RA cont. from page 3

your staff. The tip I will leave you with is, ask for help. No one expects you to do this job all on your own. Ask your older RAs for their tips and tricks; I am sure they have a few up their sleeves.

How to prepare for graduate school photo by Vasily Koloda vis unsplash.com

by Breyonna Lawrence

Y

Graduate students throwing their caps in the air

our senior year as an undergrad can be the most exciting time of your college career. The turn of your tassel can be the start of a new goal, adventure and opportunities. Some students have a set plan for what they want to do after they graduate with a bachelor’s, while others may be unsure about this new chapter in their life. Graduate school is an option some students may consider after graduation. Thinking in an academic and financial perspective can make the process easier and more effective. This article will allow undecided or decided students to learn more about the preparation for graduate school and the beginnings of adulthood.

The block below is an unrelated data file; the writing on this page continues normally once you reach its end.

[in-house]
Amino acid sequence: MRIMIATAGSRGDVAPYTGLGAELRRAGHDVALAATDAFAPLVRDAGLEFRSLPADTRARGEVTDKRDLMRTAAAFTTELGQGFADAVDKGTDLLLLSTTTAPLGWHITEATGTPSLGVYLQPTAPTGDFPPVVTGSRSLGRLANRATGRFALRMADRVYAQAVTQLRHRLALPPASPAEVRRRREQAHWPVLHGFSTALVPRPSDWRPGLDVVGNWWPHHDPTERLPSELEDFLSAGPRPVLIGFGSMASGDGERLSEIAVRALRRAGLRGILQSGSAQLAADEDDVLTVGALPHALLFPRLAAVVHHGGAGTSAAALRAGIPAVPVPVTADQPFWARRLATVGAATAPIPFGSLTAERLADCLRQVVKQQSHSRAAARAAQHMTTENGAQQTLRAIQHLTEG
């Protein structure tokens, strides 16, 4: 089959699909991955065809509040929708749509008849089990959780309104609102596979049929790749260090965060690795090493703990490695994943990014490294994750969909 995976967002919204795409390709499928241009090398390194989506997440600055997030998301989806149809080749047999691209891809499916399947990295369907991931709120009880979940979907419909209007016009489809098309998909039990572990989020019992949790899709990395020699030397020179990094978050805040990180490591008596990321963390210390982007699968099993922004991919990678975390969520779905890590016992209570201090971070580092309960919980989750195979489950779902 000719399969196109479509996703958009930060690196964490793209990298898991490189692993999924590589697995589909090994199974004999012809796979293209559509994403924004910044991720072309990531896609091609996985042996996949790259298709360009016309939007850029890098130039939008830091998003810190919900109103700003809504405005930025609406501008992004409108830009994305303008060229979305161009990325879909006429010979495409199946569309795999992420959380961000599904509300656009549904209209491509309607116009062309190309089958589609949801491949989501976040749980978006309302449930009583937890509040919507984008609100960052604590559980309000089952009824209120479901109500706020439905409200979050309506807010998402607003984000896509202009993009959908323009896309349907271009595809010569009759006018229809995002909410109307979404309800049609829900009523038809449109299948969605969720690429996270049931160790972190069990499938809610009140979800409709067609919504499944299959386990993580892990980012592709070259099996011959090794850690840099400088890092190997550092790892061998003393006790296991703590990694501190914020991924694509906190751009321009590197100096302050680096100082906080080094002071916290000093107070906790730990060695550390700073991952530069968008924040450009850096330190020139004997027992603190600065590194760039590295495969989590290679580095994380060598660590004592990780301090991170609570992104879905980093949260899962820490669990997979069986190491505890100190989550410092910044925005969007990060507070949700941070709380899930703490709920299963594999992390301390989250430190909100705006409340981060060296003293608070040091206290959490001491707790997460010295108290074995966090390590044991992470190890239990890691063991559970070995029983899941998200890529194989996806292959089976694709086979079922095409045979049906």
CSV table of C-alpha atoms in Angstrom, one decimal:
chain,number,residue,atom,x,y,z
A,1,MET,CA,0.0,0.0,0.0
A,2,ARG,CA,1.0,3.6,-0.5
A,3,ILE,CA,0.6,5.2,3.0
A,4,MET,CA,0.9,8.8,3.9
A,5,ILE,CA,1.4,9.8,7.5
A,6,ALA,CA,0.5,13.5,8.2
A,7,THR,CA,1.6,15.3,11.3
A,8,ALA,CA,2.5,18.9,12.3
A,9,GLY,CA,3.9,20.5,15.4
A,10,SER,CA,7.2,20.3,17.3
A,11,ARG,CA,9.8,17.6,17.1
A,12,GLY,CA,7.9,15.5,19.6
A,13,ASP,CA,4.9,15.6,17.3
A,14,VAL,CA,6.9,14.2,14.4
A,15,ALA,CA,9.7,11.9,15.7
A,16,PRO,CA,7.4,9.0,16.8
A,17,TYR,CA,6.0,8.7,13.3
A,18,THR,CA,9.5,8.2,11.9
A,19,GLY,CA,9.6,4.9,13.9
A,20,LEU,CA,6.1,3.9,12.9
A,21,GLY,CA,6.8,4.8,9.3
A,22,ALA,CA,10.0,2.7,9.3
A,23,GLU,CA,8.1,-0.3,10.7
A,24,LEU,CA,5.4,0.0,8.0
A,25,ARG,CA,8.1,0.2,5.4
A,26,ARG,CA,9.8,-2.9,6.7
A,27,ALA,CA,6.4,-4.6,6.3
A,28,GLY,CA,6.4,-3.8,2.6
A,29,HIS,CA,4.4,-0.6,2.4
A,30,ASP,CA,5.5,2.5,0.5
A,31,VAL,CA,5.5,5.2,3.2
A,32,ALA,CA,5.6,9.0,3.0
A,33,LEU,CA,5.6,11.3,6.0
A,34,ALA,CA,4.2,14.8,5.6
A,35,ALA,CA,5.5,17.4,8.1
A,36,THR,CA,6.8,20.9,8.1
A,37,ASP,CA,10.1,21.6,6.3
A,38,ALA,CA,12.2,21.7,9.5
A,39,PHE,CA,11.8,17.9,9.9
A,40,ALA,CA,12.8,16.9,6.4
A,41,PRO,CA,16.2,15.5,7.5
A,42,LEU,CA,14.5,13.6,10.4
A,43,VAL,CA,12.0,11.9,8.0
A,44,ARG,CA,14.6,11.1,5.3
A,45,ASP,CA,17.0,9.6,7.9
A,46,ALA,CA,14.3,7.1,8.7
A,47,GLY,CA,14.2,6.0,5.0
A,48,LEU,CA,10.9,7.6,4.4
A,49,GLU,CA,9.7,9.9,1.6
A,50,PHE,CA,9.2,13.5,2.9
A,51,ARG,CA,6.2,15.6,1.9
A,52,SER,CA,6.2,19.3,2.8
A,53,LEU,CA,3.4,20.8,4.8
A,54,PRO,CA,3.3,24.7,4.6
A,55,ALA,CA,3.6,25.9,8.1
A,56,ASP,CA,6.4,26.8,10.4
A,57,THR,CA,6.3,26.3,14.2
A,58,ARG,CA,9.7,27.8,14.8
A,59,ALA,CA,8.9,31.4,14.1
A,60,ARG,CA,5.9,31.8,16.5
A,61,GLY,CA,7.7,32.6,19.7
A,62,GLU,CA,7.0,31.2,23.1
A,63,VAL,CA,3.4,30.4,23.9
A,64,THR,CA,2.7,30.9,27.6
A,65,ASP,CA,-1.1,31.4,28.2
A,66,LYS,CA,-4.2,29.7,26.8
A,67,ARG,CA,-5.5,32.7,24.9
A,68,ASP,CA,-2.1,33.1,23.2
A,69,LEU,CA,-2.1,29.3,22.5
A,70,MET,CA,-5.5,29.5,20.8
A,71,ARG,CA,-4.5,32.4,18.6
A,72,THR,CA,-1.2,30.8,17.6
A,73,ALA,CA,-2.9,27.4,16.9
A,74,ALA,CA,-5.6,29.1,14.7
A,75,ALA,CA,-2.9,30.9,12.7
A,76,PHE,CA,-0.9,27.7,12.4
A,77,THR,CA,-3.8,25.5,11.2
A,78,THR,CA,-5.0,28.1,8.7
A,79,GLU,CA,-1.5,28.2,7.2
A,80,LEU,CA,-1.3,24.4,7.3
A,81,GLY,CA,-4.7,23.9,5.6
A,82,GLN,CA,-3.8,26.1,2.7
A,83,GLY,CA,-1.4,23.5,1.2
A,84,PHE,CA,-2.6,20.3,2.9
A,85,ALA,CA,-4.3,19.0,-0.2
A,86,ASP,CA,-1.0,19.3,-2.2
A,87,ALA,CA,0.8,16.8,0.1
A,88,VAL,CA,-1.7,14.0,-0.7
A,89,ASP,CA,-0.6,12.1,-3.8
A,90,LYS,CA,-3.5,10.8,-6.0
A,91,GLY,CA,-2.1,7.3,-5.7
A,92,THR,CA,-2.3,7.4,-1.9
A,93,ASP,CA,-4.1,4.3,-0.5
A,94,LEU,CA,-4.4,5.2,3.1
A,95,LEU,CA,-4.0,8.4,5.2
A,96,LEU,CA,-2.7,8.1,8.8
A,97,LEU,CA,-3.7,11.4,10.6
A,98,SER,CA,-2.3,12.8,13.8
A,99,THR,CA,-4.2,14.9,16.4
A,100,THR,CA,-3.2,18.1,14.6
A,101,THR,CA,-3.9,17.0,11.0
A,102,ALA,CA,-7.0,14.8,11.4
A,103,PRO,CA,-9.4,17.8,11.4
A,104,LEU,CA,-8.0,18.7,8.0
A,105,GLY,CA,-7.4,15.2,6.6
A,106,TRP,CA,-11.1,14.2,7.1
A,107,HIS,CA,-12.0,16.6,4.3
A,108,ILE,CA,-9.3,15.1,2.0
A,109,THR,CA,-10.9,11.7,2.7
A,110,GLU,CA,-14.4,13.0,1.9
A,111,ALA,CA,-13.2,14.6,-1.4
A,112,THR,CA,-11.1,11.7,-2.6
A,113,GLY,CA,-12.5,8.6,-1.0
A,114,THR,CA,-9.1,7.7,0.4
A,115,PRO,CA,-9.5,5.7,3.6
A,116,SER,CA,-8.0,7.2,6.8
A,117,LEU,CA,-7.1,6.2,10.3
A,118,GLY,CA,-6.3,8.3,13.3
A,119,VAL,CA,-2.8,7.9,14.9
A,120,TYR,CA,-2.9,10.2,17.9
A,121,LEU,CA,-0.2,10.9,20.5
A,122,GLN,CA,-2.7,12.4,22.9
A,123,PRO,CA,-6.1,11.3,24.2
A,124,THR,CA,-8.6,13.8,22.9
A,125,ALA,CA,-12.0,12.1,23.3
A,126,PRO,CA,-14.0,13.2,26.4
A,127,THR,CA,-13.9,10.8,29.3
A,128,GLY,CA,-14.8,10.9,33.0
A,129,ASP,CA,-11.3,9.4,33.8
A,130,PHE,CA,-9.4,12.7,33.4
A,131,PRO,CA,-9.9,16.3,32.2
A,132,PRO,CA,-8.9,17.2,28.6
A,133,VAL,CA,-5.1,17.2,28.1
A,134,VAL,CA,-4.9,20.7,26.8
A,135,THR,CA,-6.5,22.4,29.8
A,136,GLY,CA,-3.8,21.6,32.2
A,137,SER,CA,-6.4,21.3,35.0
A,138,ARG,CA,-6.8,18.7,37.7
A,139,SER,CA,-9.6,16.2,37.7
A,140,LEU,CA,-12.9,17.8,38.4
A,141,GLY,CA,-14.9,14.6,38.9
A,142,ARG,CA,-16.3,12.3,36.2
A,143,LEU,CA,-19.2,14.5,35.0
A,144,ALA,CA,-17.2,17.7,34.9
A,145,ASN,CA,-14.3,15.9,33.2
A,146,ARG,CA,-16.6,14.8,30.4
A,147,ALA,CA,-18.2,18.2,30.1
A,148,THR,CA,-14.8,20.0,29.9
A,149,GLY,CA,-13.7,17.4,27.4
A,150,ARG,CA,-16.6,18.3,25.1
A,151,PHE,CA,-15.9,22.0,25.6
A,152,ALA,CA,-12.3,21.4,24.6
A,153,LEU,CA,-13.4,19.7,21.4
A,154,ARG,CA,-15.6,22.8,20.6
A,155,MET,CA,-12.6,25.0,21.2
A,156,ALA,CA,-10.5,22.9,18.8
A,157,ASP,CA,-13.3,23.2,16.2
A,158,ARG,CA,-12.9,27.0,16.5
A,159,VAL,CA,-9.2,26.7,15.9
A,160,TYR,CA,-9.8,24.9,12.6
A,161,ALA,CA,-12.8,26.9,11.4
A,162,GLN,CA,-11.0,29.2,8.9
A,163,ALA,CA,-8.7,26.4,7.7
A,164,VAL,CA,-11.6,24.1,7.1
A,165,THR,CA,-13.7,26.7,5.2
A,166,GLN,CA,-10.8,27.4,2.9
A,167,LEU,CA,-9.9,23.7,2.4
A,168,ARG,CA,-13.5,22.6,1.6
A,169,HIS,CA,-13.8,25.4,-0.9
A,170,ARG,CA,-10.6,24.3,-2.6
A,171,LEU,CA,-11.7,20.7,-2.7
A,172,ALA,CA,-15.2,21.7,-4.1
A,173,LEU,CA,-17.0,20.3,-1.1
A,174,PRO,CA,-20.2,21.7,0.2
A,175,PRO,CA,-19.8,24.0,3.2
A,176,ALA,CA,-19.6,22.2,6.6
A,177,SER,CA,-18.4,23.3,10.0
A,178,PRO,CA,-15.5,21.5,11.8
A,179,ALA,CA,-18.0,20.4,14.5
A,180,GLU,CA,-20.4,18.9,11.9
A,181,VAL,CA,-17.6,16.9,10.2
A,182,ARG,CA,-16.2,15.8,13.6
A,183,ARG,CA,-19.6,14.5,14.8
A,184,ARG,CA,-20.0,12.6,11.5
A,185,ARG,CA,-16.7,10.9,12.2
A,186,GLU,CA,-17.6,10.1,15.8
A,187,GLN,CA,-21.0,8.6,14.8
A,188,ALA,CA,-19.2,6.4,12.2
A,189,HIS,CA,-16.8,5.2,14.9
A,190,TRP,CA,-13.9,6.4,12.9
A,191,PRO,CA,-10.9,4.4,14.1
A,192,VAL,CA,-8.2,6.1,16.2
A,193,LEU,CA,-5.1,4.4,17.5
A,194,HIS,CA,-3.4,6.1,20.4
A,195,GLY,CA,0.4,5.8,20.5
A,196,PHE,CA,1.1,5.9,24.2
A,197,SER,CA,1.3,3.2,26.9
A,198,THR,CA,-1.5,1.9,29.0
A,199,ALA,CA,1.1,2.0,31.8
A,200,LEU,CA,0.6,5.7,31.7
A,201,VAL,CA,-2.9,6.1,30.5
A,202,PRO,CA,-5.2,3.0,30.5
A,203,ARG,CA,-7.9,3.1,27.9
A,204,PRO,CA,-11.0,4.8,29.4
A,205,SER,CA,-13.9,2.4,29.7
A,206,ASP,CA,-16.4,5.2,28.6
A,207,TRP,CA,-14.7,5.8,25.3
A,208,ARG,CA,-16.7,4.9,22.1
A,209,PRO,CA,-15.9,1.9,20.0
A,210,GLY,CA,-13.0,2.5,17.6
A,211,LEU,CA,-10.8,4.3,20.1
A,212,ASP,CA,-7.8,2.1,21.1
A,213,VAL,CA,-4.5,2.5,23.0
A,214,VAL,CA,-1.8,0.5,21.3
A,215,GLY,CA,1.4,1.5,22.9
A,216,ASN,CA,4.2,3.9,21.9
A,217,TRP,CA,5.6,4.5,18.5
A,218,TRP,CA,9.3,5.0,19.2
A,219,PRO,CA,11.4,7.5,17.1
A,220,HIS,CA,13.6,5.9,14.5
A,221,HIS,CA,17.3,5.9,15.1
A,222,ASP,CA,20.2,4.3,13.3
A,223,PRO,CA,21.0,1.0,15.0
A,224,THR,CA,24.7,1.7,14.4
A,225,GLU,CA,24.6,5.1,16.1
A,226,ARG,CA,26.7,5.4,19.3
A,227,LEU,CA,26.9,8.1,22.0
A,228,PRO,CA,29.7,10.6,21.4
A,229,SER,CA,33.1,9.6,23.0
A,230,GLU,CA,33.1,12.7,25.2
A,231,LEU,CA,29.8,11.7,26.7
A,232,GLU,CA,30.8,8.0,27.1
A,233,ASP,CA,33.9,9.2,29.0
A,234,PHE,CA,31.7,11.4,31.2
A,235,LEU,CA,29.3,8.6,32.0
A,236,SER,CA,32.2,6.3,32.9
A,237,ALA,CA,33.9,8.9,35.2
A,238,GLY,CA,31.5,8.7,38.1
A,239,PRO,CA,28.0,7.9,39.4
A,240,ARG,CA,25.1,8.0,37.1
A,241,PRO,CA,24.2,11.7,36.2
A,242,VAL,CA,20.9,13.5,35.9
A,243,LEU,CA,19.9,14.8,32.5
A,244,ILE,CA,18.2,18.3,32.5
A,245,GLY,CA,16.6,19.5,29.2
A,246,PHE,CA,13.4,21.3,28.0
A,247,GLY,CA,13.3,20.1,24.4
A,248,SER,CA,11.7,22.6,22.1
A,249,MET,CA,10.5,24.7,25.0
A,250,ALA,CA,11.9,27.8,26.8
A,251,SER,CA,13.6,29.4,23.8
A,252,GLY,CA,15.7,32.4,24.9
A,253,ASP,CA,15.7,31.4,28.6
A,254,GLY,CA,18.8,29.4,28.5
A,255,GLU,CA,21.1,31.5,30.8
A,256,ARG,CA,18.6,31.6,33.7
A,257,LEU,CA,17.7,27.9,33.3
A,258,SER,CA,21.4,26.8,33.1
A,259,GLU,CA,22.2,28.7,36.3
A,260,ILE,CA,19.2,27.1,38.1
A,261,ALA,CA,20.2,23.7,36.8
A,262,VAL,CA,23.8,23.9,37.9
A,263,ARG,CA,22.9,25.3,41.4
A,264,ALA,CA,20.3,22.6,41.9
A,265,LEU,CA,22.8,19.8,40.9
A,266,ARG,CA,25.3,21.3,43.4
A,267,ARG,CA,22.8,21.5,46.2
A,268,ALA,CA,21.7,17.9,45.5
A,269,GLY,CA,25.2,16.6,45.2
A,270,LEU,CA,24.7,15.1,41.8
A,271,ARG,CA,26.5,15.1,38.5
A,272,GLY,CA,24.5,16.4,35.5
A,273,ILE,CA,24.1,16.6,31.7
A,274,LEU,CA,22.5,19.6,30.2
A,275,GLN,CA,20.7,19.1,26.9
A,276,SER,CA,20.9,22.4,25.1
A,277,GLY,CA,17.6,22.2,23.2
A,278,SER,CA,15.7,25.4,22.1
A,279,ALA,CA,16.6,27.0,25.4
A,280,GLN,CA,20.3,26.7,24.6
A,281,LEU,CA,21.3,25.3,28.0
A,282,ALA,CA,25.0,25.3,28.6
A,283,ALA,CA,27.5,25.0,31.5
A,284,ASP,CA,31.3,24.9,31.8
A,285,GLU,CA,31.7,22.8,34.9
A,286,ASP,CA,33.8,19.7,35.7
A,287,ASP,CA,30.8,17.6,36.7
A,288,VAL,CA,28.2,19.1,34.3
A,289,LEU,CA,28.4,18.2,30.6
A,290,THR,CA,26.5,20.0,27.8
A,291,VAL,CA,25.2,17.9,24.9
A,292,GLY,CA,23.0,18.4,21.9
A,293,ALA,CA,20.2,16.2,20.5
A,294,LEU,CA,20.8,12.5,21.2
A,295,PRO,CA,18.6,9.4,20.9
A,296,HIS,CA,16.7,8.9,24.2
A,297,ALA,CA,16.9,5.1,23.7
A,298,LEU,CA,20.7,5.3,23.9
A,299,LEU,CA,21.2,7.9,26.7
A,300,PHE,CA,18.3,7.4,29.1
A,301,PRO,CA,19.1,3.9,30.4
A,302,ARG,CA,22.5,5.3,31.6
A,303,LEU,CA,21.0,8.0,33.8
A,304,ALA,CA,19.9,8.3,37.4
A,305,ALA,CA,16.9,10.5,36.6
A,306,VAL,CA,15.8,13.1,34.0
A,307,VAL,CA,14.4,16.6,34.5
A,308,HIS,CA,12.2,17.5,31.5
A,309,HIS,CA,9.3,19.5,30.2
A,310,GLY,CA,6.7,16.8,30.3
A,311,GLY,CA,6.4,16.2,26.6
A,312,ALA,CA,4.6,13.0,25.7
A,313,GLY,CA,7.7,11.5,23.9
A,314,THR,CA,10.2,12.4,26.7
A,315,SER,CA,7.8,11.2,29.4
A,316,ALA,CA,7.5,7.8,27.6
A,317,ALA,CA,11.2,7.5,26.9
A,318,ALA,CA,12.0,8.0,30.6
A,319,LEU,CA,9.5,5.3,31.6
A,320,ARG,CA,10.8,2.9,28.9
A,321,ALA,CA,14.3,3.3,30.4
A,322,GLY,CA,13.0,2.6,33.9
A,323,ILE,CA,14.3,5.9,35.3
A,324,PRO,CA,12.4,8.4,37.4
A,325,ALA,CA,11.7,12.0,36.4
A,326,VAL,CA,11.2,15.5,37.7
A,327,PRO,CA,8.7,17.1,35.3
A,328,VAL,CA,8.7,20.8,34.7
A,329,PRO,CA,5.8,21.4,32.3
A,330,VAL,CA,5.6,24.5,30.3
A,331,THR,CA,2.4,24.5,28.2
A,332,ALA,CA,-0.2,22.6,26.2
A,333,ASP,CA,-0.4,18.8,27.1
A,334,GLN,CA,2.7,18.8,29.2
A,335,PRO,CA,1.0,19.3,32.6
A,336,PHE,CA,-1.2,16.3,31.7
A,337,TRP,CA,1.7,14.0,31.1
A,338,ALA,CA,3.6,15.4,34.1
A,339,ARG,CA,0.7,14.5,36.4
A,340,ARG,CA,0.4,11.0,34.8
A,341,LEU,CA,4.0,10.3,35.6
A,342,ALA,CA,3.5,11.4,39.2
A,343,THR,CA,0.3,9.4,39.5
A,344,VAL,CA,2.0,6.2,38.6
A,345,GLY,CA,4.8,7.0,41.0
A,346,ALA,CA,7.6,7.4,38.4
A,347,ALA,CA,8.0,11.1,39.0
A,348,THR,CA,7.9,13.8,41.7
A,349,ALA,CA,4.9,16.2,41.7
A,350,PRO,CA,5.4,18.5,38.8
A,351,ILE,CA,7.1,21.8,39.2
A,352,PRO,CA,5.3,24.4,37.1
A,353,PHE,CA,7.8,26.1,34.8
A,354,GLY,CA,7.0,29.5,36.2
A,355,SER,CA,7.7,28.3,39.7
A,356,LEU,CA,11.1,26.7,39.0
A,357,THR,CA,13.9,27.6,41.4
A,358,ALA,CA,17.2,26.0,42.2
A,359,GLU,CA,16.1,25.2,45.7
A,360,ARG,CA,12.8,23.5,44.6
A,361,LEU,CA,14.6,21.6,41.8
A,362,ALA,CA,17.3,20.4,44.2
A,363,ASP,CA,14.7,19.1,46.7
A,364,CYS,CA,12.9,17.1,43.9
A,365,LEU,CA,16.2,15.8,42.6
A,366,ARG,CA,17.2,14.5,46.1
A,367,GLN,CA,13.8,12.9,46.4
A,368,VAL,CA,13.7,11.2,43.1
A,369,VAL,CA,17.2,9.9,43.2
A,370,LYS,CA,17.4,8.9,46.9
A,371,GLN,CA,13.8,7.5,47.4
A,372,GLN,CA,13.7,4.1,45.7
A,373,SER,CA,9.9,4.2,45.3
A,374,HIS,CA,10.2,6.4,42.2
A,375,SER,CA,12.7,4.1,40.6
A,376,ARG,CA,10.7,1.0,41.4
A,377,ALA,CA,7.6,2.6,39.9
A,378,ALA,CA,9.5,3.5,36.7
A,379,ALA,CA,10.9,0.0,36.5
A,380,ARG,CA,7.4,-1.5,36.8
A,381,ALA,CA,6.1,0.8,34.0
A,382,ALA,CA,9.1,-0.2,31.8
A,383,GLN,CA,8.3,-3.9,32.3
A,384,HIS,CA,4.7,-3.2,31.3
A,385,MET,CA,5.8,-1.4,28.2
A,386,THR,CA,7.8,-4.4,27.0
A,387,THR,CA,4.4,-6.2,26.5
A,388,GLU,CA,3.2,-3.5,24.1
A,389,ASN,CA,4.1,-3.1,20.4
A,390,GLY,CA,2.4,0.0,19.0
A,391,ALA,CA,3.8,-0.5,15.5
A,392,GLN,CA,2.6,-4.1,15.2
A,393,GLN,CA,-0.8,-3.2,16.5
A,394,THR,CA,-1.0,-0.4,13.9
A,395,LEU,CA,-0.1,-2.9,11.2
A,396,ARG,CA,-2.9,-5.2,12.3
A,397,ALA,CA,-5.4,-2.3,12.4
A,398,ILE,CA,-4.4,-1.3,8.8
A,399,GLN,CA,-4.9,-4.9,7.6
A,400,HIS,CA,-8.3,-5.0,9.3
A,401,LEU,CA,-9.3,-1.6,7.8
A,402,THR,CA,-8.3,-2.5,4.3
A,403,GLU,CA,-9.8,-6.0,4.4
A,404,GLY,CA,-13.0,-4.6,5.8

Gap Year

Taking a year off or going straight into grad school both have some financial and academic. Benefits include enhanced education, career opportunities, the potential for future promotions and more. Students who are thinking about taking time out for themselves should consider a “gap year.” According to The Princeton Review, a gap year is a year spent taking time off between various life stages. Students who may consider attending graduate school after their undergrad career should think through their career goals realistically and carefully. Be passionate about your